the sap of wood and bone
and speaks in guttural continuo,
gold on yellow waves
scored over black char.
Embers taken by wind scribe
the intent to crown
every need for rebirth
with a given fact of darkness,
that exile pulled back overnight
through borders the moon traces.                    
Guarding hope
in white light
dilutes the magical,
coyote not heard singing
the code to unlock all gates
and drop flints up moon-lit paths,
wings stacked on a bone-dry slope.
– Charles F. Thielman

story #19

on the button
Now of course all my regular customers are teddy bears to me, but Steven and Olivia are the lumpy, understuffed monkey and fish you sewed in Ms. LaMay’s 8th grade home ec class, and that you’ve never lost track of, even once, in all the years since. They’re the only adulterers I know. I think so anyway.
            Steven and Olivia drive up from the city in a Hershey-colored Japanese car on the third Friday night of every month. The next morning, Saturday, they glide in between 8:00 and 8:20. Steve is eggs benedict with black bean and green pepper hash, light on salt, a ramekin of maple syrup on the side, and coffee, black. Olivia is two cranberry johnnycakes, no syrup (not even on the side), and chamomile. And “real butter.” She asks for “real butter” like a little orphan who’s just hearing about it for the first time, every time. The first weekend Steven was so nervous about the adultery that when I sat them in the booth by the window he introduced himself as Rodney and tried to shake my hand. So cute. Olivia leaves a twenty and a ten on a $19.88 check. He reads the front page and then skips to the jobs section of The Chronicle of Higher Education.
            One month, Steven slouched in and then another woman, a woman with a red buzz cut followed him. Then Olivia came in behind her. This new, growling-like woman was wearing a lily-print blouse that smelled like dust. Steven looked at the wall and asked me for a table.
            I never eavesdrop on my regulars. My conviction is that this brings us closer, because I’m never distracted by how much debt they’re swimming in or how small his sack is. I can serve them for who they really are. But that day, Lily Blouse was louder than her shirt:
            “There’s still an us here,” Lily Blouse said. She knocked over her water.
            “Just because you went out and made a you-all with him doesn’t meant that the us we had before you-all just stopped. The thing you have doesn’t come up to half what us is. And if you think it does, go ahead and leave, Olivia. And slut kiss your apartment goodbye.”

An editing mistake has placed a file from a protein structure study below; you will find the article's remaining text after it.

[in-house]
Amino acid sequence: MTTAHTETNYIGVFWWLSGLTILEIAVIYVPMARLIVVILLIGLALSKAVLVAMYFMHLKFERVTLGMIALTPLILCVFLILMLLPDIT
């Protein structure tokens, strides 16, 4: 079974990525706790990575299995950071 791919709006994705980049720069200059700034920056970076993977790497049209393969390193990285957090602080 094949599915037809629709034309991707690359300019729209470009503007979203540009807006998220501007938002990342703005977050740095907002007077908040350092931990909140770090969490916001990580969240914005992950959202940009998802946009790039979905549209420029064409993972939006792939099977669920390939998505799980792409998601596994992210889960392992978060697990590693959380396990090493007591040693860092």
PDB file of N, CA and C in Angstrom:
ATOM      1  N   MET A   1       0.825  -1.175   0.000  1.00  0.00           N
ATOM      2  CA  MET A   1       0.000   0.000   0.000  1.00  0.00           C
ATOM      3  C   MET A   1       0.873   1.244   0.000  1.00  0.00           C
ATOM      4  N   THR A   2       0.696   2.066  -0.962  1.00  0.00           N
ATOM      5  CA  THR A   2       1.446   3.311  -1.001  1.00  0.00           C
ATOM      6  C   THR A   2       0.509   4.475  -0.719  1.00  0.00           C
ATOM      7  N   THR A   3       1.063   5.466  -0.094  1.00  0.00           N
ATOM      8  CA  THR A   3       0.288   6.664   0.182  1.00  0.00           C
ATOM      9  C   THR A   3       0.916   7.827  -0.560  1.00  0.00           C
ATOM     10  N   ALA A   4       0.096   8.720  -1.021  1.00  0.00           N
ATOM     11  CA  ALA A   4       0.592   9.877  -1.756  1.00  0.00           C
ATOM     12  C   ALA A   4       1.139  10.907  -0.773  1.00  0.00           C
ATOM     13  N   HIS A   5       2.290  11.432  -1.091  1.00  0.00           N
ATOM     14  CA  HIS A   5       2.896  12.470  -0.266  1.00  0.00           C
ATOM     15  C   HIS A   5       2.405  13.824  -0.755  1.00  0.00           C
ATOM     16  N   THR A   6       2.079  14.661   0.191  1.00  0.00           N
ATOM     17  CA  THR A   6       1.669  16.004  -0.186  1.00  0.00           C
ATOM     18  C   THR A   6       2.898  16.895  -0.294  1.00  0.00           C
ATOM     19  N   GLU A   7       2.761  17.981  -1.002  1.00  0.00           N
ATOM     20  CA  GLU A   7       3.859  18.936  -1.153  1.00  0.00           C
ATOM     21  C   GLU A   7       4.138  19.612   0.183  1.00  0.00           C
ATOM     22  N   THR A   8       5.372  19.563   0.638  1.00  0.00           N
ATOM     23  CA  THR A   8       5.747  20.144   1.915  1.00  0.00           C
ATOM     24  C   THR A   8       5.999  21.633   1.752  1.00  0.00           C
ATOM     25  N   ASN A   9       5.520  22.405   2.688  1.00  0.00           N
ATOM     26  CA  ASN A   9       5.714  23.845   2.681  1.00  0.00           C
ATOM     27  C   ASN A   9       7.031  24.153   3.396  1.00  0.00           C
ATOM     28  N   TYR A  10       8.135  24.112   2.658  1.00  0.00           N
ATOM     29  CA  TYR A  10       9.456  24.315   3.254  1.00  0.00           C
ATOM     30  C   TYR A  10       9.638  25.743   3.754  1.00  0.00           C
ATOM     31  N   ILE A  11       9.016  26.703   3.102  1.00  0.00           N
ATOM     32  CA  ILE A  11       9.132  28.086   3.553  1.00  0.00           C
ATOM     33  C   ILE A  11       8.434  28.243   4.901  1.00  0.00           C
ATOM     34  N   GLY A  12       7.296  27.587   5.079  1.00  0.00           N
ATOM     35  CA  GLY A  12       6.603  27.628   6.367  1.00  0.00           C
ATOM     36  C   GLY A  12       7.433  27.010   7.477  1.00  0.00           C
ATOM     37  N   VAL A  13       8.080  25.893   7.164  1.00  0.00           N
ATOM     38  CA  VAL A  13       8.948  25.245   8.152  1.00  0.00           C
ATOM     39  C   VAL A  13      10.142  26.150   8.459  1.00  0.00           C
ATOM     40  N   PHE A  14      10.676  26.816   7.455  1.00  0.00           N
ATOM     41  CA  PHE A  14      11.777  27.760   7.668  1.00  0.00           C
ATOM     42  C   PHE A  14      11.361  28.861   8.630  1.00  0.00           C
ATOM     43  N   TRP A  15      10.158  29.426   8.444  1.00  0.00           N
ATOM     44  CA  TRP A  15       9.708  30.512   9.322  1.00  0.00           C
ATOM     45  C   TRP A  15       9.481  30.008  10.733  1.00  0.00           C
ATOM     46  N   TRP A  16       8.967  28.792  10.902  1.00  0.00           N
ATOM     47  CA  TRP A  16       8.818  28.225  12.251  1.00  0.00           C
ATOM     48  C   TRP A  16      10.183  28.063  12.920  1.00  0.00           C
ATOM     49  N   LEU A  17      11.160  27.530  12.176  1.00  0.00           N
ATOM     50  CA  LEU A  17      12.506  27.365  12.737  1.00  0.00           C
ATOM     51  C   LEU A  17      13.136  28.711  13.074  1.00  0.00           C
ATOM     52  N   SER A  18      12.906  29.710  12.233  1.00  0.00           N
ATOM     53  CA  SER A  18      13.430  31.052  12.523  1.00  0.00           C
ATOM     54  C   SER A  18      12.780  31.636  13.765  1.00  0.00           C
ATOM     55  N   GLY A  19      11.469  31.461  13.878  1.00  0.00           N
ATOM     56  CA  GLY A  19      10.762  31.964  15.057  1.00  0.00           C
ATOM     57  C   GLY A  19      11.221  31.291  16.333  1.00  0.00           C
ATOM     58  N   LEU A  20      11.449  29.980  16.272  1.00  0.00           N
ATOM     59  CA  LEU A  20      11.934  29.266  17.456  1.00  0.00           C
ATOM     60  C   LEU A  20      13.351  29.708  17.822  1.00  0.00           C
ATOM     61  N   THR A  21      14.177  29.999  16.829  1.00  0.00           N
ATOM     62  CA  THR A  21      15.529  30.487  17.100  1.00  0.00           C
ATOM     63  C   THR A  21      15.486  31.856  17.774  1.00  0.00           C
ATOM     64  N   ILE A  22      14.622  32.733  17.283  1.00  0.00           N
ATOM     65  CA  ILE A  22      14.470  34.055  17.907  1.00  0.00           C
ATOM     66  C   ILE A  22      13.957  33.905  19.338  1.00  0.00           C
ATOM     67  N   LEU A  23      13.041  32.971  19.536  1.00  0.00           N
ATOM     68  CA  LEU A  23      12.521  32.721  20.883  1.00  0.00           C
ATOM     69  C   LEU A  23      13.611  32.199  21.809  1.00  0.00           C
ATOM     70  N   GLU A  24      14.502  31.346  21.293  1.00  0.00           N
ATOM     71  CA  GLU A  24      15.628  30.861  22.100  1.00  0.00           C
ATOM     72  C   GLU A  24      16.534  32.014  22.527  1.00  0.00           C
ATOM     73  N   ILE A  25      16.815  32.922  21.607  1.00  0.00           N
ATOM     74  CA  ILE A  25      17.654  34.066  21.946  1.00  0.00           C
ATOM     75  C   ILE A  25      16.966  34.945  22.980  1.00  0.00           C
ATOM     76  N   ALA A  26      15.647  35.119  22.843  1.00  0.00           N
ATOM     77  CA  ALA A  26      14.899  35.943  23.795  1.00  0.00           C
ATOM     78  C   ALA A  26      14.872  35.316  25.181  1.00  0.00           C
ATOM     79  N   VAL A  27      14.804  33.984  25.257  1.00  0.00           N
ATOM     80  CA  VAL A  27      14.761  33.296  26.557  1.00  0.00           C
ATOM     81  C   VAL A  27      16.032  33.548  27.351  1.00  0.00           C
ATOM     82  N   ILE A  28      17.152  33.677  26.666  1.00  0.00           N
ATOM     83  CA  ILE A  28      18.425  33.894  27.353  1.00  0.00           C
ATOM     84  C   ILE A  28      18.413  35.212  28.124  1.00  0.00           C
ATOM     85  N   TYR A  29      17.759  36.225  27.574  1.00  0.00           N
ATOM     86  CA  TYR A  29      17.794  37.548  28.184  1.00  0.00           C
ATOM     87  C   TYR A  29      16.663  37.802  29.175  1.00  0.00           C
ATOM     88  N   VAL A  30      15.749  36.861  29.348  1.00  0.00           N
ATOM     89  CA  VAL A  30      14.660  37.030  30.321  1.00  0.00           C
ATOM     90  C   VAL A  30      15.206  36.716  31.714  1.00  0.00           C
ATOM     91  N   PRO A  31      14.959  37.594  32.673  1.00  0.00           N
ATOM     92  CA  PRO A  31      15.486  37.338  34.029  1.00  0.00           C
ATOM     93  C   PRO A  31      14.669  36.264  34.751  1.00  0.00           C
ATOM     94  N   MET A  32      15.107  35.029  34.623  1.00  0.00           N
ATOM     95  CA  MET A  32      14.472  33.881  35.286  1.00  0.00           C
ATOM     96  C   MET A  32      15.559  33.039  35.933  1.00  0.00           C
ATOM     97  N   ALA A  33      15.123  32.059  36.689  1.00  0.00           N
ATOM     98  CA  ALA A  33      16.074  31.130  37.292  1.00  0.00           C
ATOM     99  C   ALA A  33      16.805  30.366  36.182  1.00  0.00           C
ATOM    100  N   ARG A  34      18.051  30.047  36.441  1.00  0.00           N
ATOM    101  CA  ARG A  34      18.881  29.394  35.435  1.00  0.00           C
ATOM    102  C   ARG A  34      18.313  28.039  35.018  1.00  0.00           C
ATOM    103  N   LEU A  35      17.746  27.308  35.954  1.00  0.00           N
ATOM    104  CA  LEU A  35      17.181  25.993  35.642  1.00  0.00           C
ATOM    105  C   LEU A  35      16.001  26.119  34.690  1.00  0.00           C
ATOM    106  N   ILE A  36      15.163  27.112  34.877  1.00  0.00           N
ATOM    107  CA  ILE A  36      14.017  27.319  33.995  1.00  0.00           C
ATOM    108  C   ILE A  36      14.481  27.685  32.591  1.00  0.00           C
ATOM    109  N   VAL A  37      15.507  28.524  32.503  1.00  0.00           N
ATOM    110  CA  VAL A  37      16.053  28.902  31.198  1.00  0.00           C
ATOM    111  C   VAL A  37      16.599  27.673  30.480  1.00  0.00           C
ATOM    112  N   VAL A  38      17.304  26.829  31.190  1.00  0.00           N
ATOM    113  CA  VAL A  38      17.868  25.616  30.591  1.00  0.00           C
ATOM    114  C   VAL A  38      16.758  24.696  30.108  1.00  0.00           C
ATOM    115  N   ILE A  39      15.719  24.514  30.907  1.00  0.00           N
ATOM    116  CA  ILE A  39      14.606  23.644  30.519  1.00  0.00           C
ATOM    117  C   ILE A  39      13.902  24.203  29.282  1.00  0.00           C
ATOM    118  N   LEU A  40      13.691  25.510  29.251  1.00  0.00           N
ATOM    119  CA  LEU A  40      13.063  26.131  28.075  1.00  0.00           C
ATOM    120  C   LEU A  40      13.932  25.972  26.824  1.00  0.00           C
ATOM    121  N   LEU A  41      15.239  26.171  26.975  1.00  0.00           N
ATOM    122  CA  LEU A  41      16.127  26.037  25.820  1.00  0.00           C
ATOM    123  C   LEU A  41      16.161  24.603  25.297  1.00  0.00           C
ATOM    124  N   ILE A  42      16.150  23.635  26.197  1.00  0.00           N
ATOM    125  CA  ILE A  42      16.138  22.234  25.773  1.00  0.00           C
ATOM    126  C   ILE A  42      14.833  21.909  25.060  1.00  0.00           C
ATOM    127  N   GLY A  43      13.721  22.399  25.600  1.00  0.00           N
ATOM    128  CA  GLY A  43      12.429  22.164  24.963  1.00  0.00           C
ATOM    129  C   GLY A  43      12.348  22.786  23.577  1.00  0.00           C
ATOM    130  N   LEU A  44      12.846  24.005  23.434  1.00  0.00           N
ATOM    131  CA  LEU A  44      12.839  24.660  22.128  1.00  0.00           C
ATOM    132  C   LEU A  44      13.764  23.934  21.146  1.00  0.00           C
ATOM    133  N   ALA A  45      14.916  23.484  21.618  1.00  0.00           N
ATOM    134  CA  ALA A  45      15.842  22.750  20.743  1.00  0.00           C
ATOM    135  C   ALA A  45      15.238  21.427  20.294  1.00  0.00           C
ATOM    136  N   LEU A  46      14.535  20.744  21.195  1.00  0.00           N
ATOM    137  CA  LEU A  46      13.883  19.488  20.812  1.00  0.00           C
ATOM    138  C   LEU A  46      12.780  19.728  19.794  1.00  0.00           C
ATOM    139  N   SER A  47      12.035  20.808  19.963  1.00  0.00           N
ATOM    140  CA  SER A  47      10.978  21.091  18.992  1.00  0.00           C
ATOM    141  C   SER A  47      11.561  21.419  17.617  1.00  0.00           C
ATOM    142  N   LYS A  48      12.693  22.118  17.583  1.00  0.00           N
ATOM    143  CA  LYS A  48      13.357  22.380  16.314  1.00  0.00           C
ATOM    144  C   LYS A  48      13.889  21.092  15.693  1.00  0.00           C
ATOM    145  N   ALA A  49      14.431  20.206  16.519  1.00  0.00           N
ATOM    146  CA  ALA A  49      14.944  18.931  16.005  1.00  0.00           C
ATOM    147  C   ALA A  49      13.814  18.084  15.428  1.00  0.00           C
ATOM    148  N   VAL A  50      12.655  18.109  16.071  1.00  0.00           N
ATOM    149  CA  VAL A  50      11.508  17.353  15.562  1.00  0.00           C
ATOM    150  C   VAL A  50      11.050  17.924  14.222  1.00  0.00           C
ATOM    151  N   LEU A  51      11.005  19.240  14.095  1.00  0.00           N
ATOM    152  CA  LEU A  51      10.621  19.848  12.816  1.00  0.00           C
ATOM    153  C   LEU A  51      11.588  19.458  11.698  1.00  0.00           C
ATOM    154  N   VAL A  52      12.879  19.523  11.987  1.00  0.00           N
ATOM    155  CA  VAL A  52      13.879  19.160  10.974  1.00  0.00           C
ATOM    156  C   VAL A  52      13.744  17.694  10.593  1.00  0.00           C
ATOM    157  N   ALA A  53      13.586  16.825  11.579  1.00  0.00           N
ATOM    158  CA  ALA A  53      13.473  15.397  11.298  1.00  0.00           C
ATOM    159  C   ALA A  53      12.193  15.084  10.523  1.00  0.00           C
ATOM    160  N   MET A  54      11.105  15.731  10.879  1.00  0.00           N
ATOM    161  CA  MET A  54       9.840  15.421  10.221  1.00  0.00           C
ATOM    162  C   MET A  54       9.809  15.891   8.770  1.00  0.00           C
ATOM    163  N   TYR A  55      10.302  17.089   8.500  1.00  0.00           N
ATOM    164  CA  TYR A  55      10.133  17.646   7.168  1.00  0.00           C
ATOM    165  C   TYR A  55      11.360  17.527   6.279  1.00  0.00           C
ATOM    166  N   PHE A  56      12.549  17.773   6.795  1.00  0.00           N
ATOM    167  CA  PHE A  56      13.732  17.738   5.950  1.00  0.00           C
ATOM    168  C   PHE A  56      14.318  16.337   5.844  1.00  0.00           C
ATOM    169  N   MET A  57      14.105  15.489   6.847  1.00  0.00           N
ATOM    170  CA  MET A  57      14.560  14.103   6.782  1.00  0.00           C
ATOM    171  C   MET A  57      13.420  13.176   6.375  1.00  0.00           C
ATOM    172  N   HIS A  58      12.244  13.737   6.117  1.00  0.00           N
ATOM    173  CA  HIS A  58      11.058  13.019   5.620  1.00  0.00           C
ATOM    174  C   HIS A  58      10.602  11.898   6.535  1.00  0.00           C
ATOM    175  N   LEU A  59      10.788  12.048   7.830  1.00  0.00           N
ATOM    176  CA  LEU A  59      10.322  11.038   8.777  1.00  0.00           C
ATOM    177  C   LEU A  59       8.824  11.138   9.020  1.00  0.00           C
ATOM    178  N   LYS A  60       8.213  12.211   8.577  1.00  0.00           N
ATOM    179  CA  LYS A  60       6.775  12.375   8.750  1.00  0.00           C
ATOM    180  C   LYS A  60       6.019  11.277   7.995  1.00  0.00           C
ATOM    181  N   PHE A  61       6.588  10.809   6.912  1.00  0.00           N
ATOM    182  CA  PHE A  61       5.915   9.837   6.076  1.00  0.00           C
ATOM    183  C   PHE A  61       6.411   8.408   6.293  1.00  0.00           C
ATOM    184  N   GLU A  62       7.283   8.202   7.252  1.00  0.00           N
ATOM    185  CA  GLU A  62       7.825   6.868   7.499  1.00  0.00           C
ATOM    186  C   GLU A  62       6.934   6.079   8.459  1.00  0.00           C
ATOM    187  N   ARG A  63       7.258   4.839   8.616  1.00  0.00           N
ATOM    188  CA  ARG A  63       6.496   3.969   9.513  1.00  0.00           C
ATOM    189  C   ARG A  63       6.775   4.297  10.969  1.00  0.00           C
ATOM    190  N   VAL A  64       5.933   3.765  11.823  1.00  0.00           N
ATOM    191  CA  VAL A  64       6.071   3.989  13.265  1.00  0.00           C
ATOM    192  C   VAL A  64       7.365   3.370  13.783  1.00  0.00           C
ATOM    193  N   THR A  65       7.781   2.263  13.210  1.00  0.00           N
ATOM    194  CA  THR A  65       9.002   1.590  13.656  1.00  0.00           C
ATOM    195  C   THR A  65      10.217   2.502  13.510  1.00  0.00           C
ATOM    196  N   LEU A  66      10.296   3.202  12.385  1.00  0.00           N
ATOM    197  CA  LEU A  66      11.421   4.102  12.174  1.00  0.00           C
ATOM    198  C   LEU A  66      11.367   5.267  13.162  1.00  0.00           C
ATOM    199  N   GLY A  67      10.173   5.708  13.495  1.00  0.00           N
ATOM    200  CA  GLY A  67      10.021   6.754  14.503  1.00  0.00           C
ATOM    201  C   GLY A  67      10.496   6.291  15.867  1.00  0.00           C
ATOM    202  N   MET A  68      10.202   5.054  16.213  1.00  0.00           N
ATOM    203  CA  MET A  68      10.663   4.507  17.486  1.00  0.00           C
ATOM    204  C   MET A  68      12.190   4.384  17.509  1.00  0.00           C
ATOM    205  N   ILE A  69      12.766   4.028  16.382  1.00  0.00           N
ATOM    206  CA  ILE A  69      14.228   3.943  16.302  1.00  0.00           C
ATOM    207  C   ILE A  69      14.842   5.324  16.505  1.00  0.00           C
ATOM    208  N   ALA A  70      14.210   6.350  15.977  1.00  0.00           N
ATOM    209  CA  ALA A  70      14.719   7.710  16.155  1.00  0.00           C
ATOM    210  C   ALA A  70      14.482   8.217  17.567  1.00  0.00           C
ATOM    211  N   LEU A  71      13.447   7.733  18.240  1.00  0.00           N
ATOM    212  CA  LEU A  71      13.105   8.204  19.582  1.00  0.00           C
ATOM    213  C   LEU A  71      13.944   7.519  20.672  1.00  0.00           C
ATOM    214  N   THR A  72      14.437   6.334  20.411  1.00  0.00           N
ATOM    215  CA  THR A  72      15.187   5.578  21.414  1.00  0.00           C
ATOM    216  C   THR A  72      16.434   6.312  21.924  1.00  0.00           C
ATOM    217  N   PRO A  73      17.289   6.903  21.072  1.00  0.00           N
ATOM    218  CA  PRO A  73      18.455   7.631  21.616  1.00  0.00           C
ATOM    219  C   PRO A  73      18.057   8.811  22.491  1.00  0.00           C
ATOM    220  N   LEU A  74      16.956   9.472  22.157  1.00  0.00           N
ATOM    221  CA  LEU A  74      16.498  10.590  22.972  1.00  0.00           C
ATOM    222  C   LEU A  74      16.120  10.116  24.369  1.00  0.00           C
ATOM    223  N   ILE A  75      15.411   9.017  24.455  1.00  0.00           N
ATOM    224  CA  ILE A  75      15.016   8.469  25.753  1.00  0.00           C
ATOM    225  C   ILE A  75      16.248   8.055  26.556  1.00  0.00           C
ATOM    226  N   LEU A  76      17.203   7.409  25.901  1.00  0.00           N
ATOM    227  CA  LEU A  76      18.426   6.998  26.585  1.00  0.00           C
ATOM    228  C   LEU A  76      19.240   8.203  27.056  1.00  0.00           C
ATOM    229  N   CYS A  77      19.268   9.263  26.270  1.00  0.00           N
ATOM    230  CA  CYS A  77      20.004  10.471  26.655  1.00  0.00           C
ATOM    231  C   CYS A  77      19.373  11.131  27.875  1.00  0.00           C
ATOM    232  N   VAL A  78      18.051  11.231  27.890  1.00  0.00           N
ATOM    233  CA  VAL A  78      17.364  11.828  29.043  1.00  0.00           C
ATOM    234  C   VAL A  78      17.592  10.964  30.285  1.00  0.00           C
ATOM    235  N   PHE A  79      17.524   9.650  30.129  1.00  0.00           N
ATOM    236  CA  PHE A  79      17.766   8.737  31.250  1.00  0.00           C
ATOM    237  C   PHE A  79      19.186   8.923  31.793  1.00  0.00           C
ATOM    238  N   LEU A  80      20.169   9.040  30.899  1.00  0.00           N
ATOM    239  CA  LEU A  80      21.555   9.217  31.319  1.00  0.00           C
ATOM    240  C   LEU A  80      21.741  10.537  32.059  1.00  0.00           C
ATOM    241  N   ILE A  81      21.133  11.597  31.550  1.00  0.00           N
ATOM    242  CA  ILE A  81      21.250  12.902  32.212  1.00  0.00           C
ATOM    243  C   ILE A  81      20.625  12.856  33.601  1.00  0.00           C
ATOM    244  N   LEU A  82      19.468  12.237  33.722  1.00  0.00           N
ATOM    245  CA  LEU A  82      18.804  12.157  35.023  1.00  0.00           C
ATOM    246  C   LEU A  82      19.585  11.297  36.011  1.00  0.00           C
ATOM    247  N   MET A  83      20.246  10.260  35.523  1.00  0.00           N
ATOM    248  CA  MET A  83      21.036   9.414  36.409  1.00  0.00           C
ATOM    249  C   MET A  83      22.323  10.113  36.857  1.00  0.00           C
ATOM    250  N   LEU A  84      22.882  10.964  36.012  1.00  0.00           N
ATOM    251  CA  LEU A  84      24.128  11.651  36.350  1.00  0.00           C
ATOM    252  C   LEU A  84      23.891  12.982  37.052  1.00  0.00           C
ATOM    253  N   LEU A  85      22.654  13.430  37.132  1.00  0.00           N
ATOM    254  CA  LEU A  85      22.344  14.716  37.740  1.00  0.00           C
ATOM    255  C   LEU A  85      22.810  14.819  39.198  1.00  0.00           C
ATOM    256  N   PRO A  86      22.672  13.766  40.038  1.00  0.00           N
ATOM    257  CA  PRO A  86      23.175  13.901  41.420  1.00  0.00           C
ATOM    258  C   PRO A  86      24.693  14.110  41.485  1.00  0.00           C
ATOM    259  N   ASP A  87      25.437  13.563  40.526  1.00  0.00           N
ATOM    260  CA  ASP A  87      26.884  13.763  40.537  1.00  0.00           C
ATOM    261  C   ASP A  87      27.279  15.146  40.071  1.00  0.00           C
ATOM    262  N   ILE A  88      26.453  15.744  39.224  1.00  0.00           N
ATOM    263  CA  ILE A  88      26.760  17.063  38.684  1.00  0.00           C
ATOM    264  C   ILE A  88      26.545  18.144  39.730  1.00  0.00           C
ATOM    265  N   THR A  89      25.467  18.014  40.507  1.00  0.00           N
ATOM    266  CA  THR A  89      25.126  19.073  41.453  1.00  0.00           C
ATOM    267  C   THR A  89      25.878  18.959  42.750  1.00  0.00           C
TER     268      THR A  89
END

I still didn’t realize, not until after the lunch rush when they had long since slunk single file back out the door, that Lily Blouse was married to Olivia, not Steven.
            The funny thing is: The walls at The Rose B&B, where Steven and Olivia stay, they’re basically just two sheets of pink wallpaper stuck back-to-back. And Sheila Wigand, who owns The Rose, she swears they’ve never done it there. And Sheila’s been tuning in so long, if two dust mites were doing it in her place, she’d know.
            Steven and Olivia vanished after that. Months later, a tired priest with stringy hair that was fading blonde to grey came in and ordered Dutch cinnamon oatmeal, and I accidentally brought him black bean and green pepper hash. I imagined my two regulars having run away for good, lying together on a cloudy beach in a country not known for its beaches.
            Then at 8:00 on a drizzling morning, Olivia came back. Lily Blouse came right behind her, and you wouldn’t believe it, but she was wearing the exact same shirt as a year before. And it still smelled like dust.
            Lily Blouse demanded Belgian waffles with lemon whipped cream, extra raspberry compote, and a Coke. She couldn’t stop smiling as she asked me about each antiques store in town. Olivia ordered her usual, though she didn’t specify real butter. I didn’t mention it because, oh well, I assumed we all were starting over.
            But then the next month it was Steven and Olivia. They were back and like teenagers. They did jittering impressions of Lily Blouse catching diabetes from last month’s breakfast. (Even though my sister has diabetes, it was funny.) Steven couldn’t get over how smart Olivia was. This was so smart, he said. Celia (that was Lily Blouse’s name) didn’t need much at all, he said.